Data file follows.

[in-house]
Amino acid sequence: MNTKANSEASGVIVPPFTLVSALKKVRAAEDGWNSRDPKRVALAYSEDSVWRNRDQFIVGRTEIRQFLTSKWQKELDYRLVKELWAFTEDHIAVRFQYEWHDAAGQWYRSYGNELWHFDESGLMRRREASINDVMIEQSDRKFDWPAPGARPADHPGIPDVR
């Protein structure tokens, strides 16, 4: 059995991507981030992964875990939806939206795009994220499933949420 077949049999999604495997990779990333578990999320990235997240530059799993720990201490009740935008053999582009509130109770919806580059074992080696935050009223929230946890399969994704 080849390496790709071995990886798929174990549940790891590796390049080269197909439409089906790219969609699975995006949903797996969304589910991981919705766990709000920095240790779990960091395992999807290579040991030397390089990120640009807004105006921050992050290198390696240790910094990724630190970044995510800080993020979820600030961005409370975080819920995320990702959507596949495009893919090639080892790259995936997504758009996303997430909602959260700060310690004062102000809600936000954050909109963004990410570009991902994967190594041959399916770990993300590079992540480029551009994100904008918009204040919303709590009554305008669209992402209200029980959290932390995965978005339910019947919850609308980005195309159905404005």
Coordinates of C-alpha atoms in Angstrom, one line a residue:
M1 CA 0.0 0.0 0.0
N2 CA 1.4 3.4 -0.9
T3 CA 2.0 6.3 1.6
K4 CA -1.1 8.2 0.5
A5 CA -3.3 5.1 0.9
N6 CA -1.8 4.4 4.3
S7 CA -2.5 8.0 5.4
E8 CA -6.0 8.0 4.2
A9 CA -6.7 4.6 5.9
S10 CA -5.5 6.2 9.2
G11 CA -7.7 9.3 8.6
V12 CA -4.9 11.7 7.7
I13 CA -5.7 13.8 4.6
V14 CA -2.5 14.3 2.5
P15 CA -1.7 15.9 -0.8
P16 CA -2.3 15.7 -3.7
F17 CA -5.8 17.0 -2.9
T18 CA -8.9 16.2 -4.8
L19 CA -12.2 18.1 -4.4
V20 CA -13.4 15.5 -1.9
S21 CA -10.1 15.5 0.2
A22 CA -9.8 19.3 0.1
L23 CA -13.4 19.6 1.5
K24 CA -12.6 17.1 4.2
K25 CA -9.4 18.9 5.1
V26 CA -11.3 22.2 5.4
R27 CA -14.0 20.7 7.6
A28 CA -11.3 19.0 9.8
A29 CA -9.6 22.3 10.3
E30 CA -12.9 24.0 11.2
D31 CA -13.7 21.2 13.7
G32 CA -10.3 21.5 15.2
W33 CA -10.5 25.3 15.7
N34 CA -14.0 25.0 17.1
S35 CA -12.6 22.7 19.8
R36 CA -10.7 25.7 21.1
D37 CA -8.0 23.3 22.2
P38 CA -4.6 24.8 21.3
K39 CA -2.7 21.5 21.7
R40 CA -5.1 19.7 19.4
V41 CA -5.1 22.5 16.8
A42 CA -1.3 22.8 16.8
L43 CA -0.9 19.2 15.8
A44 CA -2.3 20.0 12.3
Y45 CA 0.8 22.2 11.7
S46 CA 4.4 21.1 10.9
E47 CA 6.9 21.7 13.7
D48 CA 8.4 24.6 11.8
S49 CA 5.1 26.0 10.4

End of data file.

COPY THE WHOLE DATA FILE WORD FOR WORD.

[in-house]
Amino acid sequence: MNTKANSEASGVIVPPFTLVSALKKVRAAEDGWNSRDPKRVALAYSEDSVWRNRDQFIVGRTEIRQFLTSKWQKELDYRLVKELWAFTEDHIAVRFQYEWHDAAGQWYRSYGNELWHFDESGLMRRREASINDVMIEQSDRKFDWPAPGARPADHPGIPDVR
């Protein structure tokens, strides 16, 4: 059995991507981030992964875990939806939206795009994220499933949420 077949049999999604495997990779990333578990999320990235997240530059799993720990201490009740935008053999582009509130109770919806580059074992080696935050009223929230946890399969994704 080849390496790709071995990886798929174990549940790891590796390049080269197909439409089906790219969609699975995006949903797996969304589910991981919705766990709000920095240790779990960091395992999807290579040991030397390089990120640009807004105006921050992050290198390696240790910094990724630190970044995510800080993020979820600030961005409370975080819920995320990702959507596949495009893919090639080892790259995936997504758009996303997430909602959260700060310690004062102000809600936000954050909109963004990410570009991902994967190594041959399916770990993300590079992540480029551009994100904008918009204040919303709590009554305008669209992402209200029980959290932390995965978005339910019947919850609308980005195309159905404005």
Coordinates of C-alpha atoms in Angstrom, one line a residue:
M1 CA 0.0 0.0 0.0
N2 CA 1.4 3.4 -0.9
T3 CA 2.0 6.3 1.6
K4 CA -1.1 8.2 0.5
A5 CA -3.3 5.1 0.9
N6 CA -1.8 4.4 4.3
S7 CA -2.5 8.0 5.4
E8 CA -6.0 8.0 4.2
A9 CA -6.7 4.6 5.9
S10 CA -5.5 6.2 9.2
G11 CA -7.7 9.3 8.6
V12 CA -4.9 11.7 7.7
I13 CA -5.7 13.8 4.6
V14 CA -2.5 14.3 2.5
P15 CA -1.7 15.9 -0.8
P16 CA -2.3 15.7 -3.7
F17 CA -5.8 17.0 -2.9
T18 CA -8.9 16.2 -4.8
L19 CA -12.2 18.1 -4.4
V20 CA -13.4 15.5 -1.9
S21 CA -10.1 15.5 0.2
A22 CA -9.8 19.3 0.1
L23 CA -13.4 19.6 1.5
K24 CA -12.6 17.1 4.2
K25 CA -9.4 18.9 5.1
V26 CA -11.3 22.2 5.4
R27 CA -14.0 20.7 7.6
A28 CA -11.3 19.0 9.8
A29 CA -9.6 22.3 10.3
E30 CA -12.9 24.0 11.2
D31 CA -13.7 21.2 13.7
G32 CA -10.3 21.5 15.2
W33 CA -10.5 25.3 15.7
N34 CA -14.0 25.0 17.1
S35 CA -12.6 22.7 19.8
R36 CA -10.7 25.7 21.1
D37 CA -8.0 23.3 22.2
P38 CA -4.6 24.8 21.3
K39 CA -2.7 21.5 21.7
R40 CA -5.1 19.7 19.4
V41 CA -5.1 22.5 16.8
A42 CA -1.3 22.8 16.8
L43 CA -0.9 19.2 15.8
A44 CA -2.3 20.0 12.3
Y45 CA 0.8 22.2 11.7
S46 CA 4.4 21.1 10.9
E47 CA 6.9 21.7 13.7
D48 CA 8.4 24.6 11.8
S49 CA 5.1 26.0 10.4